The Benefits of Baby Talk
Paula Kikkebusch Laboe may be a grown woman, but she's spent plenty of time talking like a baby. That's because the Chicago mom has had four babies in the past five years. "I've cooed and sung to each one. I can't help it," she says.
That makes sense, say experts. It's instinct that makes a mom talk that way, and it's good for her baby.
She responds best to high-pitched, singsong-y voices. When you find yourself saying, "Hewwo my pwetty wittle girl!" you're grabbing your baby's attention and at the same time teaching her about sounds, intonation, and human interaction.
Some moms worry that all this baby talk -- sometimes called "motherese" -- will keep their little one from learning proper speech. But it's not until your baby starts to say her first words (when she's at least a year old) that you need to think about cutting back on the cooing and introducing more natural-sounding language.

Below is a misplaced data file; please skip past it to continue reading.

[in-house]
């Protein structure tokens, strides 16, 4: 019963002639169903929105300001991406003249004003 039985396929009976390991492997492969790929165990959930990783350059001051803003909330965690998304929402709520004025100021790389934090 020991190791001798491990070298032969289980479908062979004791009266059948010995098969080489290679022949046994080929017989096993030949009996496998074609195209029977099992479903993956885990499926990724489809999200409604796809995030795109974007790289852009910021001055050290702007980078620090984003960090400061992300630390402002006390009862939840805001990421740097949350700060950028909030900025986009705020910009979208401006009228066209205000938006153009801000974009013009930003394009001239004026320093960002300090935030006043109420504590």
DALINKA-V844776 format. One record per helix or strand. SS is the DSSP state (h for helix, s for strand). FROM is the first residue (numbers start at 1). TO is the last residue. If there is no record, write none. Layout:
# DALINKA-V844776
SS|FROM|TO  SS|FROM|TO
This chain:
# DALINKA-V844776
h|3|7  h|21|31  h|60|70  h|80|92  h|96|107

What if baby sounds don't roll easily off your tongue? Don't sweat it. "The point is to talk," says Miller Shivers, a postdoctoral psychology fellow at Children's Memorial Hospital in Chicago.
So tell your baby about your plans for the day, what's for dinner, whatever feels comfortable.